Who Should Run Belfast?

Jim Allister, Simon Hamilton and I all attended the same school in Newtownards, but it’s Simon’s report on Belfast that really caught my eye this week.

‘Empowering Belfast’ is Belfast Chamber’s answer to dealing with the economic fallout from the pandemic and a sense that Belfast is falling behind similarly-sized cities.

Behind the glossy cover and upbeat aspirations, there is an impression that the city may have been let down by successive Northern Irish Executives.

Rather than focus on the city’s strengths and business opportunities, the report laments the lack of local powers and absence of strong leadership as to the reasons why the city – whilst making huge progress over recent decades – has failed to reach its true potential.

But despite this gloomy backdrop, there is reason to be hopeful.

Belfast City Council, together with five partner councils, have secured £1 billion of investment through the Belfast Region City Deal. It has also found new confidence in promoting a leading financial services centre and Fintech hub. And with burgeoning tourism (before the pandemic hit), an expanding Glider bus network and an impressive greenways programme, the city has much to champion.

Having escaped the destruction of The Troubles, the city has risen like a phoenix despite historically high levels of deprivation, a heavily congested transport system and an exodus of talented school-leavers.

But credit where credit is due, Simon Hamilton, the CEO of Belfast Chamber, hits the nail on the head when it comes to identifying some of the problems and suggesting some solutions. He describes a ‘splintered system of government’ and creating ‘more empowered structures that can knit together the enablers of growth like regeneration and infrastructure.’

The report’s authors, Pivotal, say that;

‘Our research has found that existing decision-making powers for councils in Northern Ireland are narrow in comparison to their counterparts in places like Manchester, Glasgow and Liverpool.  More localised decision-making and powers have the potential to act as a catalyst for innovation and regeneration.’

They go on to say;

‘At present, decision making in Belfast lies within multiple government departments which limits the development of coherent strategies for change…. The Belfast Region City Deal may provide a useful testbed of enhanced partnerships between local councils, universities and business partners to develop regional change in the greater Belfast area’.

Pivotal has compared models of devolved decision making in places like Greater Manchester, Tees Valley and Glasgow City Region, with that of Belfast. Highlighting the advantages of consolidating transport budgets, like in the Northern Powerhouse initiative. Also, the creation of long-term regeneration, investment and growth plans.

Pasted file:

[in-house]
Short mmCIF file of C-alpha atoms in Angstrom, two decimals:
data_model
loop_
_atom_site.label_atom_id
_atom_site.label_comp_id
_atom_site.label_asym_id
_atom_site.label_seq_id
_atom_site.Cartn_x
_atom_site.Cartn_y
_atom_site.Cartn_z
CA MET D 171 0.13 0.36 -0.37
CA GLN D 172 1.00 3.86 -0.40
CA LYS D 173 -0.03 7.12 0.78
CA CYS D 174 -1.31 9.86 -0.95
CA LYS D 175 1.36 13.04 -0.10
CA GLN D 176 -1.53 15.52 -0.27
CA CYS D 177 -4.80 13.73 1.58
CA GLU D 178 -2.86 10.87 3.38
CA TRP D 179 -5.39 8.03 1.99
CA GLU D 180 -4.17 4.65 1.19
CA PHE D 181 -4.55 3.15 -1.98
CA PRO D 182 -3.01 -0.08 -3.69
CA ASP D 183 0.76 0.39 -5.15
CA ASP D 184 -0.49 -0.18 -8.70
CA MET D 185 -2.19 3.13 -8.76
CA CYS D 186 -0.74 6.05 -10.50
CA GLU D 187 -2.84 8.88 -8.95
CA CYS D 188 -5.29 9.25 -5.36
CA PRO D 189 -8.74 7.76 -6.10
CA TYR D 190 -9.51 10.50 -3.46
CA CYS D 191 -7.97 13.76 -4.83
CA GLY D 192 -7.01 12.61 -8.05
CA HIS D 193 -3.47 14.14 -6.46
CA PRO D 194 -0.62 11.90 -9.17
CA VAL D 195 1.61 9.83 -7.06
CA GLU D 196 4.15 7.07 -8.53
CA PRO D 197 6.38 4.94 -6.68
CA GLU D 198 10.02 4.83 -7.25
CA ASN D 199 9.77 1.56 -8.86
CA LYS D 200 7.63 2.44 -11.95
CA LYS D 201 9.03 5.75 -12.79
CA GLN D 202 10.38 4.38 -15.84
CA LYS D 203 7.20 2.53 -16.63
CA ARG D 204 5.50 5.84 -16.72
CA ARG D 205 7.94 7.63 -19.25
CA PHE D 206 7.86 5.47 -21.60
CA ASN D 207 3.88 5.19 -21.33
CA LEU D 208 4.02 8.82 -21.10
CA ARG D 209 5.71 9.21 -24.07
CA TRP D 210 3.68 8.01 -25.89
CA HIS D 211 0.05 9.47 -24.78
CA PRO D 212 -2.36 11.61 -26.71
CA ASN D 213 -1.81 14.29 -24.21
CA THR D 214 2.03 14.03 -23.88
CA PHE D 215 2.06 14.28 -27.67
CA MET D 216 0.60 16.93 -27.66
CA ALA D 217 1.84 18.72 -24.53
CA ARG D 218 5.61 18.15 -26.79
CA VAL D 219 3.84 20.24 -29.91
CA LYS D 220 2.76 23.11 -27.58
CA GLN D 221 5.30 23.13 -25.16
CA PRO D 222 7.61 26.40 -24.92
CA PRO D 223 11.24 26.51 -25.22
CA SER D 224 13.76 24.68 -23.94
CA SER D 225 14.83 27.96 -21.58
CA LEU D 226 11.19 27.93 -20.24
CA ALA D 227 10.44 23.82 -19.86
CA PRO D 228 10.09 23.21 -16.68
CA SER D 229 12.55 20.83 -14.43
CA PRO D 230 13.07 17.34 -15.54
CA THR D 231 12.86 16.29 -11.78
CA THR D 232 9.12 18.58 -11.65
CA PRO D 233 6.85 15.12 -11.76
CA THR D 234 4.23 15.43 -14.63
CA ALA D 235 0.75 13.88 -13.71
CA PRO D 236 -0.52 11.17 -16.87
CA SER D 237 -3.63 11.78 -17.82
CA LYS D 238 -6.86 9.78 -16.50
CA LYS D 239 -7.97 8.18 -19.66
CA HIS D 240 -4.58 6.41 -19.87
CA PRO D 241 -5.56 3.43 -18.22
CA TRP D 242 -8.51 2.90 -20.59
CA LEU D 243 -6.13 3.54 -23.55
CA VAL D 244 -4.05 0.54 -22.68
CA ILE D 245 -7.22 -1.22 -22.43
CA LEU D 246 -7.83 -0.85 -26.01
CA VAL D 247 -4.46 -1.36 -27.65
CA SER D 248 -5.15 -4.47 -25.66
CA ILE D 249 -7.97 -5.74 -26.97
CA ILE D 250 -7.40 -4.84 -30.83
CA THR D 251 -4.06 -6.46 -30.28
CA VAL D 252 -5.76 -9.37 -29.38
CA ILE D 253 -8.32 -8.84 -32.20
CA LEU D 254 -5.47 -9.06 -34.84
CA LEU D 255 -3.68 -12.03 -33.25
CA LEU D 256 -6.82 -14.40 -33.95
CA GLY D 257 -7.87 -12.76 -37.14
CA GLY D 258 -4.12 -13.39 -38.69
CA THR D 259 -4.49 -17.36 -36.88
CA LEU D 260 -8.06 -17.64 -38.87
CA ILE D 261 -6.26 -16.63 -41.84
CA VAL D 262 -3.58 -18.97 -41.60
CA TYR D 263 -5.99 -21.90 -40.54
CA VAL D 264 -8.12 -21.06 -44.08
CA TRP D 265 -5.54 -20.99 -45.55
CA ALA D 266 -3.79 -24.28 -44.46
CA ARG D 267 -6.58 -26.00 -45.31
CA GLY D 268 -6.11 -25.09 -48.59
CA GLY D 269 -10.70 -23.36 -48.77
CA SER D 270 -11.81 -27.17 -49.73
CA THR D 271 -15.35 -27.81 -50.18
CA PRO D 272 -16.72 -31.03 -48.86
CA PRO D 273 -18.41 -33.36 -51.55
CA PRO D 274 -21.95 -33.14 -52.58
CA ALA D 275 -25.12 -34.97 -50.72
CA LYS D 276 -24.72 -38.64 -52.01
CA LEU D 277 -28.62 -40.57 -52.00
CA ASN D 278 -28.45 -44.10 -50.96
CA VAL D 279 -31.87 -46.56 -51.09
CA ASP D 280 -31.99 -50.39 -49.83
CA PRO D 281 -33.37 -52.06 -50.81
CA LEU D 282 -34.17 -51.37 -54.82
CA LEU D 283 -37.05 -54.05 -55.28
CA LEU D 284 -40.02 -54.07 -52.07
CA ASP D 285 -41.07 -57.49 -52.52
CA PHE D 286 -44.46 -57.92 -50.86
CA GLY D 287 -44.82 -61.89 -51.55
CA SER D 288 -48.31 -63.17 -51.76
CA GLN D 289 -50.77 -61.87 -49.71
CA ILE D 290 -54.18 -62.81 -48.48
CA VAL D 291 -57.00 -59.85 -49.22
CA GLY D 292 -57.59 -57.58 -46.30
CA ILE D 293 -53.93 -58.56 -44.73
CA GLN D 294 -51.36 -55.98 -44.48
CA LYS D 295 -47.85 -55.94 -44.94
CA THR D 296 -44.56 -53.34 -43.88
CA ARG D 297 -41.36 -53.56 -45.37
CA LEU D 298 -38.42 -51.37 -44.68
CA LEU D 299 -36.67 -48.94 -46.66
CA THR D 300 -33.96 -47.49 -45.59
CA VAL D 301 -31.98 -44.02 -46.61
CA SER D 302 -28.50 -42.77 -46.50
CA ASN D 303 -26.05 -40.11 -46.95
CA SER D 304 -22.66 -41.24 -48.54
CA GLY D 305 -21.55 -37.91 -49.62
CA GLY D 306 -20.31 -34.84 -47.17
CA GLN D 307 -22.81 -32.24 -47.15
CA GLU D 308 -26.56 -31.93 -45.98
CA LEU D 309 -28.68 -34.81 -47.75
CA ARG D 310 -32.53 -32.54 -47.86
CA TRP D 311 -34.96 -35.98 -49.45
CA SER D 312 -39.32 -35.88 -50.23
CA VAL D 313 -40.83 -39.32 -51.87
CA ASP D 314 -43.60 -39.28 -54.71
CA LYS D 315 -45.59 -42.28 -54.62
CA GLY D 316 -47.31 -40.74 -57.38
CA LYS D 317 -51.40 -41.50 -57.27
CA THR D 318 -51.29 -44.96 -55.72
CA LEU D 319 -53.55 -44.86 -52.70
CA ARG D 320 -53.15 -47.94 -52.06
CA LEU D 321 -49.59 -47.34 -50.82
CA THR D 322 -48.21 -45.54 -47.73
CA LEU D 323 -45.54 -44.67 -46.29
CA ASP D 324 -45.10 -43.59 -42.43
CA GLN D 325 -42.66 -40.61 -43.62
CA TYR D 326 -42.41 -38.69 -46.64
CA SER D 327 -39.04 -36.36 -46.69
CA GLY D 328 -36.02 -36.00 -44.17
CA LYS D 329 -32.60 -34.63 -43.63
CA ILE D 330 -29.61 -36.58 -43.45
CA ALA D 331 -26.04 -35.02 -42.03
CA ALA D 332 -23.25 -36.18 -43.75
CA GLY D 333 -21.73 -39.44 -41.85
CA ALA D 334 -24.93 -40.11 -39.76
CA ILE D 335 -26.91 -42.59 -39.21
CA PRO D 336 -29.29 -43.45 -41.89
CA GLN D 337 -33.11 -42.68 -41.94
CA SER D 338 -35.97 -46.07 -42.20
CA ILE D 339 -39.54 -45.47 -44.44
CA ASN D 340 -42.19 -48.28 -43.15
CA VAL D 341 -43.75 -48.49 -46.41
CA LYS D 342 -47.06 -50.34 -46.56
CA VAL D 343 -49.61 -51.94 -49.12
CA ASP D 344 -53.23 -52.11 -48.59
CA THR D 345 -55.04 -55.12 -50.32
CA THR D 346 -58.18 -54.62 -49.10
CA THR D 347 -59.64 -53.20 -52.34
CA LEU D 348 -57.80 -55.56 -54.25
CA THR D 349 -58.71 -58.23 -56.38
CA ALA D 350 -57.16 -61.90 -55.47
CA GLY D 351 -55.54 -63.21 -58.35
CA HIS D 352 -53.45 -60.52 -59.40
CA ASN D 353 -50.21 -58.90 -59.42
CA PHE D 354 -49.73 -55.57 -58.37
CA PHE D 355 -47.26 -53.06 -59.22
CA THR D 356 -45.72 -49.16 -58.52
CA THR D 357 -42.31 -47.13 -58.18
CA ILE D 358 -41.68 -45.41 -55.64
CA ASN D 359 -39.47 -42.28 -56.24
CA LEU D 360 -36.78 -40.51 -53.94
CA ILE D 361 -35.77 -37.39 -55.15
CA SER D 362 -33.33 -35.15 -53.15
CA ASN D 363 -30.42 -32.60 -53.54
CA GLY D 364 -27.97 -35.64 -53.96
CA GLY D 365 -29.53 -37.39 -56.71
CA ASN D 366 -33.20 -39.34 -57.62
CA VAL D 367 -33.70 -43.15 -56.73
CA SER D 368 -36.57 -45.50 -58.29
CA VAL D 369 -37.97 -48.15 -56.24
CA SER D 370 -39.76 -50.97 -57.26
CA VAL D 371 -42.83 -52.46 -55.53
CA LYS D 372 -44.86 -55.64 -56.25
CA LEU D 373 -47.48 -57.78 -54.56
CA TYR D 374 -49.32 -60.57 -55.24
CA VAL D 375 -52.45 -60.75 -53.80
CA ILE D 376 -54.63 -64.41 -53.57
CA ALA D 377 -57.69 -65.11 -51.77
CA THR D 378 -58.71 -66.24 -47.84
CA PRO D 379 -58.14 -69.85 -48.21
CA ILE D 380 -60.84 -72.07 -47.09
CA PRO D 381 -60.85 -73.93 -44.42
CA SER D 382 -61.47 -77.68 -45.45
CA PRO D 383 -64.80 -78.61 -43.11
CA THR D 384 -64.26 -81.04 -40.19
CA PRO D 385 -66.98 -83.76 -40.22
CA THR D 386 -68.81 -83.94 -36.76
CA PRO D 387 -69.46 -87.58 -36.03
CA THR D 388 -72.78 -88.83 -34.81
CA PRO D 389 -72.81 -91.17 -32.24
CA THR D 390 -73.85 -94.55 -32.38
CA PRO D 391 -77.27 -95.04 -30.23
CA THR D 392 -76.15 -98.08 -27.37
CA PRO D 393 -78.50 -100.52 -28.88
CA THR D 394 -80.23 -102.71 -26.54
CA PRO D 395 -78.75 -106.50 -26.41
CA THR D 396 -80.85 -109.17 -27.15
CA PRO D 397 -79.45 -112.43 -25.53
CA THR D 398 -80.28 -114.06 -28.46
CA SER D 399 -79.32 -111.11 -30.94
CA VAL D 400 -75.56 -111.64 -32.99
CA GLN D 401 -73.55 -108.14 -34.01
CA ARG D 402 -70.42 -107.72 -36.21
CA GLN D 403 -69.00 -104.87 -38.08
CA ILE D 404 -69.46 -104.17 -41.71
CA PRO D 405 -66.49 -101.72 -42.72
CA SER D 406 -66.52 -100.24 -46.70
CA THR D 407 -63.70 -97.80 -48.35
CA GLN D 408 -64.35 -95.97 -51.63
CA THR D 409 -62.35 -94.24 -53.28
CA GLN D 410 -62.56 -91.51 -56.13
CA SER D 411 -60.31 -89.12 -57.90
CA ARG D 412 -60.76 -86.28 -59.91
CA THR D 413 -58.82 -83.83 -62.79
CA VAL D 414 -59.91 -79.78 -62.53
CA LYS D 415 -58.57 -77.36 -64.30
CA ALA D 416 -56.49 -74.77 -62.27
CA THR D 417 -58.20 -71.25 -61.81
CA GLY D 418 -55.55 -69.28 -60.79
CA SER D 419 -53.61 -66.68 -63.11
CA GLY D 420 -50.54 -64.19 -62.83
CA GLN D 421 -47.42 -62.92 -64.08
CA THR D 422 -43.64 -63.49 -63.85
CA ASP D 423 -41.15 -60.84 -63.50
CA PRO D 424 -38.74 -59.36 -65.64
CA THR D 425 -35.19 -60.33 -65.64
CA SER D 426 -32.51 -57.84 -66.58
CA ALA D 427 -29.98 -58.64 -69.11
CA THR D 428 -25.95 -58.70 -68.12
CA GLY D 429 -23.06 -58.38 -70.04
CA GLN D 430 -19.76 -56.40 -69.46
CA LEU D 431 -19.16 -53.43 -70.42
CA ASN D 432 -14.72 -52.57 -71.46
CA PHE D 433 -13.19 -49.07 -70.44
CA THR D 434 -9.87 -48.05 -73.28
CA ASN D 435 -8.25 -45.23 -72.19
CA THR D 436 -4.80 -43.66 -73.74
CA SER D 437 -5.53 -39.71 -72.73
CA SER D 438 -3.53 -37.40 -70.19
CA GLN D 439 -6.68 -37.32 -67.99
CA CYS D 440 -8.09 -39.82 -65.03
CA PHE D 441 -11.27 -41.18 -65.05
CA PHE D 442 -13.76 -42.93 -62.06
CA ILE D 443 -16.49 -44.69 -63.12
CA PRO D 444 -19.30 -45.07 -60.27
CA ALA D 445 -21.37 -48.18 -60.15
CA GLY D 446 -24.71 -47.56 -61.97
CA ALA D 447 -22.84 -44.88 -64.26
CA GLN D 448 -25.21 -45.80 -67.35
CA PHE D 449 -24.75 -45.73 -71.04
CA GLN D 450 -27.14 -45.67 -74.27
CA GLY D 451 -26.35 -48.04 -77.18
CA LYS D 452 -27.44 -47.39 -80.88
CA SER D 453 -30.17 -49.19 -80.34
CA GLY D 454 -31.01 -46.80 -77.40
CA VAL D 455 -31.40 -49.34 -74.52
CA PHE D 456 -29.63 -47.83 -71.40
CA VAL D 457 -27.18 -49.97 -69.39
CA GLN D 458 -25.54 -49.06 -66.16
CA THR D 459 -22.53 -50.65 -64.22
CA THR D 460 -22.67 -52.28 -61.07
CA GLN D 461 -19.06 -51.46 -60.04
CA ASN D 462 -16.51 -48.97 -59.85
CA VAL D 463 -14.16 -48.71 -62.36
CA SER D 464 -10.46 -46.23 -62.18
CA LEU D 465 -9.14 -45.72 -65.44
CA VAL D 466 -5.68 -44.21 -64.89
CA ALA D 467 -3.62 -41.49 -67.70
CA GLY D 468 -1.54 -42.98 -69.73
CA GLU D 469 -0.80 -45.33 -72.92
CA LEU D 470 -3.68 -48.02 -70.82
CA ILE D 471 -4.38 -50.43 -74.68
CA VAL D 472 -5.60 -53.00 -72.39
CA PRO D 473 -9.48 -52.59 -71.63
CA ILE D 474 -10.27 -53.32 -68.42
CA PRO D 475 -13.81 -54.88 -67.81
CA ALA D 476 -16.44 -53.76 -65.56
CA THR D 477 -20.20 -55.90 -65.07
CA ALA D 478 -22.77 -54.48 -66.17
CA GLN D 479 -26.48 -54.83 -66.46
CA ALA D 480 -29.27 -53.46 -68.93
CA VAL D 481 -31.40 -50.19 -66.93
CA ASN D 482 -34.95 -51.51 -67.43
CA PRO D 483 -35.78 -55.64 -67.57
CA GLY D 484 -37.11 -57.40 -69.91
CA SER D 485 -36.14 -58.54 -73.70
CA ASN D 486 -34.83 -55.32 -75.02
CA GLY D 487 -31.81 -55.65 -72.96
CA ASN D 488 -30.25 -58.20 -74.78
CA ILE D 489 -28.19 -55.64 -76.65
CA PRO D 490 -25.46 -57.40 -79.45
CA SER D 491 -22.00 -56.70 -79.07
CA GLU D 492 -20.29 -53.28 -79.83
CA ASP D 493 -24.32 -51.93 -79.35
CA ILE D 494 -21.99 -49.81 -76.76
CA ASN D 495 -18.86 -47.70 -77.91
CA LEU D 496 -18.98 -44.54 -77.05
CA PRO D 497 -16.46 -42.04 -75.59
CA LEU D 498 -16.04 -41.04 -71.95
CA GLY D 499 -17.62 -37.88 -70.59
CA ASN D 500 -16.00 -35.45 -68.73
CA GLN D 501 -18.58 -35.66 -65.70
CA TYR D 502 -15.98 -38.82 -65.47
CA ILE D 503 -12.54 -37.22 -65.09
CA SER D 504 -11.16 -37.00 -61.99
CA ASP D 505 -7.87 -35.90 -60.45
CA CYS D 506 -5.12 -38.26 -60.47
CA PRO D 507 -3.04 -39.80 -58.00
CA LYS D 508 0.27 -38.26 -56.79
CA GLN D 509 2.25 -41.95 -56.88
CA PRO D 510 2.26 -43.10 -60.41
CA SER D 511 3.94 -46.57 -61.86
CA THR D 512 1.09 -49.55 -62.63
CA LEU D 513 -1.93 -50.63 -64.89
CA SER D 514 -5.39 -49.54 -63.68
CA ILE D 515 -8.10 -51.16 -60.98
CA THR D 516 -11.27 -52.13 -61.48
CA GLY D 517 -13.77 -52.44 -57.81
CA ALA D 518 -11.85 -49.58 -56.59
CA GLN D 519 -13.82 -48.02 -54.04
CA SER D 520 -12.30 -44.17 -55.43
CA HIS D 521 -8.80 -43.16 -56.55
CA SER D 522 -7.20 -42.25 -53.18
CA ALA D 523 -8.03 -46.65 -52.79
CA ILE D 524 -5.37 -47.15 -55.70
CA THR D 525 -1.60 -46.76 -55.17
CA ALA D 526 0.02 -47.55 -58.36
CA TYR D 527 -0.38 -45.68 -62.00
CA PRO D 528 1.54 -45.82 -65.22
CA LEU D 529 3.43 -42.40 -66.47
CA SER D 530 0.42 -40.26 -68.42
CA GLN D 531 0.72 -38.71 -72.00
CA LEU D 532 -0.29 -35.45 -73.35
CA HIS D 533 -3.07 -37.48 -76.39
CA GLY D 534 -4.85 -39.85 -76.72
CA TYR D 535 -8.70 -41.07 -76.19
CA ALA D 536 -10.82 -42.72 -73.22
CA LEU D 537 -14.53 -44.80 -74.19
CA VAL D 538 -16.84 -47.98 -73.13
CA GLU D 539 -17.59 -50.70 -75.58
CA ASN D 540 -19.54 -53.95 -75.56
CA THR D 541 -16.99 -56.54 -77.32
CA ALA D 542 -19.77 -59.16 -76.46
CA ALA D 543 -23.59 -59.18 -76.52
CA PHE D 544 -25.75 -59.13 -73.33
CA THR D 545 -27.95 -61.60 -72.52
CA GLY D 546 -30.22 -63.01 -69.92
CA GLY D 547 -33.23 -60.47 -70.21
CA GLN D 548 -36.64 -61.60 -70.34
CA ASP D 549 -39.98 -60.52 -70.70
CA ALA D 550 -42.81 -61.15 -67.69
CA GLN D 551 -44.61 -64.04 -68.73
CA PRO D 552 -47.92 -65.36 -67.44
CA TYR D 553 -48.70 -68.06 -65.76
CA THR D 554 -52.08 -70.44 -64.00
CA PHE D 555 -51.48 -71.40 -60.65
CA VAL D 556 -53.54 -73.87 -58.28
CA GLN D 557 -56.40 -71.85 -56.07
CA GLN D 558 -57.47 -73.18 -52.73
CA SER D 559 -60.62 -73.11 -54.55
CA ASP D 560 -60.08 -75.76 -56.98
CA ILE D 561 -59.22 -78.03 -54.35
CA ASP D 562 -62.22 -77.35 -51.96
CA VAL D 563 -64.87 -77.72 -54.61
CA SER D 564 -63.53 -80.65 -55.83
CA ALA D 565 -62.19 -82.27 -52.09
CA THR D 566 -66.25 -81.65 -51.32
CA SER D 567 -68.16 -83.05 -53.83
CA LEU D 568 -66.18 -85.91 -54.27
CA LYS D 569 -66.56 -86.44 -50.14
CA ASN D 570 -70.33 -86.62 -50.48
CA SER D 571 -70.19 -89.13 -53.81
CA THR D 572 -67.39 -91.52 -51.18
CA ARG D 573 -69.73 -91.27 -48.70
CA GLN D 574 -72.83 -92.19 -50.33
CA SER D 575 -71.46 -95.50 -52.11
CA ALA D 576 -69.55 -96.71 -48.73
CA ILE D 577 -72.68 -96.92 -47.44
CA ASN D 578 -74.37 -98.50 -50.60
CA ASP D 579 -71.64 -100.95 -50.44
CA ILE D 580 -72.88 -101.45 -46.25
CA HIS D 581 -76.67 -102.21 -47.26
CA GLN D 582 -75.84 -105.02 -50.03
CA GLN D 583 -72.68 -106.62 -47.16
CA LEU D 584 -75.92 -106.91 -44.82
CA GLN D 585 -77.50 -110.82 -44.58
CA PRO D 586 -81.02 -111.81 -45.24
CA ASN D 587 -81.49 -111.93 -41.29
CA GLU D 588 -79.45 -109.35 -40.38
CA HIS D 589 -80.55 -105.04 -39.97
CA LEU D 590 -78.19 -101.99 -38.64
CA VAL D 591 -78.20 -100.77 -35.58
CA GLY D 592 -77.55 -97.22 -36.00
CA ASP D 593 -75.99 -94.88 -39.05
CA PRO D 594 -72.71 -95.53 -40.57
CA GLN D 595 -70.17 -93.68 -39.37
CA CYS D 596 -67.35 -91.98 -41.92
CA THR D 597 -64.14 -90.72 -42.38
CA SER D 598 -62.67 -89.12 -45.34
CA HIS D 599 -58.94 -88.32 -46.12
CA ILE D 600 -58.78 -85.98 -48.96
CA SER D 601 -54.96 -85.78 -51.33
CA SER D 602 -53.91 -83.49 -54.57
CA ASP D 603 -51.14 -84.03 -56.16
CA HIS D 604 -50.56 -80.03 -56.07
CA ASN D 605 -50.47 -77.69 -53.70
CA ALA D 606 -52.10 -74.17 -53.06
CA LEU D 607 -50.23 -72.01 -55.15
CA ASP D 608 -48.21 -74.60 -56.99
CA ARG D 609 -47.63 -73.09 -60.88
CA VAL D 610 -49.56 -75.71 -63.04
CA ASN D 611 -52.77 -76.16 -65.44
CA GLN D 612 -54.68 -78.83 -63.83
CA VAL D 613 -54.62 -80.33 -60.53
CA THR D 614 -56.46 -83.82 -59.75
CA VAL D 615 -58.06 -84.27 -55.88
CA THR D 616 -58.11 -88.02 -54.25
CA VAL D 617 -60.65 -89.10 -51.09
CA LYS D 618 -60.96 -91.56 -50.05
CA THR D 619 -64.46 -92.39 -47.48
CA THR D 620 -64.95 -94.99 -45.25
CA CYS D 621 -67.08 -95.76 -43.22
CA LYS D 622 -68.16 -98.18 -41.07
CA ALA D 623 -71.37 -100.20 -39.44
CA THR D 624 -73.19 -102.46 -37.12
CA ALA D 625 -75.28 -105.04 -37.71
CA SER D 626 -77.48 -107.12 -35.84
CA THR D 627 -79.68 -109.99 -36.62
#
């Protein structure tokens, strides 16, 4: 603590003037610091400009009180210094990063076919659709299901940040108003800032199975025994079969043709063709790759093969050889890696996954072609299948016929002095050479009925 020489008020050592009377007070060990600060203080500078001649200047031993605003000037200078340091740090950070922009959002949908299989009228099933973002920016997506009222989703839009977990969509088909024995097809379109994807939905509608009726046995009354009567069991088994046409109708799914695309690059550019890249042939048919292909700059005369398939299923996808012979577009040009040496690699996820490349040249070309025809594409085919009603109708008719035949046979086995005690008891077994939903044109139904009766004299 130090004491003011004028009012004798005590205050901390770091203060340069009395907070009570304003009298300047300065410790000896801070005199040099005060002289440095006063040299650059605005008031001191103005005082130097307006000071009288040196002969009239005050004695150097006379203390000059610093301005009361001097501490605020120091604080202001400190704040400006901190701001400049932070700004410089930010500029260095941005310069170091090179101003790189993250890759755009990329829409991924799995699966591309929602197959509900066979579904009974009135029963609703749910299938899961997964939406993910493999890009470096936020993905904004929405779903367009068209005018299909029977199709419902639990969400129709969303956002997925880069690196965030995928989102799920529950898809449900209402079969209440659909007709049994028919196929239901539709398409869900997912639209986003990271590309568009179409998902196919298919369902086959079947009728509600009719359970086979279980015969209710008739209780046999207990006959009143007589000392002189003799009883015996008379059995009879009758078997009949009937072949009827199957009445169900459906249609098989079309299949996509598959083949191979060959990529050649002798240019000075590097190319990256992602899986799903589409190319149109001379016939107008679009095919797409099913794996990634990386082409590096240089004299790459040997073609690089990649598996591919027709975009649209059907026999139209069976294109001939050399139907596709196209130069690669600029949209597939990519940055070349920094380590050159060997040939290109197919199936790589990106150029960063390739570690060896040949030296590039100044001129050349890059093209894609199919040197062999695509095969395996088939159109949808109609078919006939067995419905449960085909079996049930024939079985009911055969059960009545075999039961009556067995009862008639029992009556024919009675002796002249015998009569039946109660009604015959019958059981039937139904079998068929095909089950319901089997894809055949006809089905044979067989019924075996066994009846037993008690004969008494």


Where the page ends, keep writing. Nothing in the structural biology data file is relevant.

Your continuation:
Whilst the amalgamation of local powers may, or may not, be far off here in Northern Ireland the report recognises that city deals, like the Belfast City Deal, may act as a ‘stepping stone’ to greater devolved powers for a city region like Greater Belfast.

But surely the ultimate solution lies in a permanent rebalancing through the transfer of more powers to local authorities – as was originally imagined when the new super councils were created.

It was back in 2016 when the Communities Minister and now First Minister, Paul Givan took the decision to block the transfer of regeneration powers to the new Councils. At that time, he said that it was not the time to tinker with who was responsible for delivering these powers or to split up the regeneration budget.

But things have moved on since 2016. The new councils have demonstrated their competency and capability, successfully delivering planning and local economic development functions, and vital services during a persistent pandemic.

In July this year, Belfast City Councillor, Peter McReynolds, proposed a motion calling for the transfer of full regeneration powers and associated resources to local authorities as a matter of priority. This motion was successfully approved, but sadly there remains a lack of consensus at Stormont to turn this aspiration into reality.

With all the current turmoil around the NI Protocol, no one could be blamed for wondering if these powers will ever be transferred.

But all credit to Simon Hamilton for starting this debate and challenging our perceptions on who should run Belfast.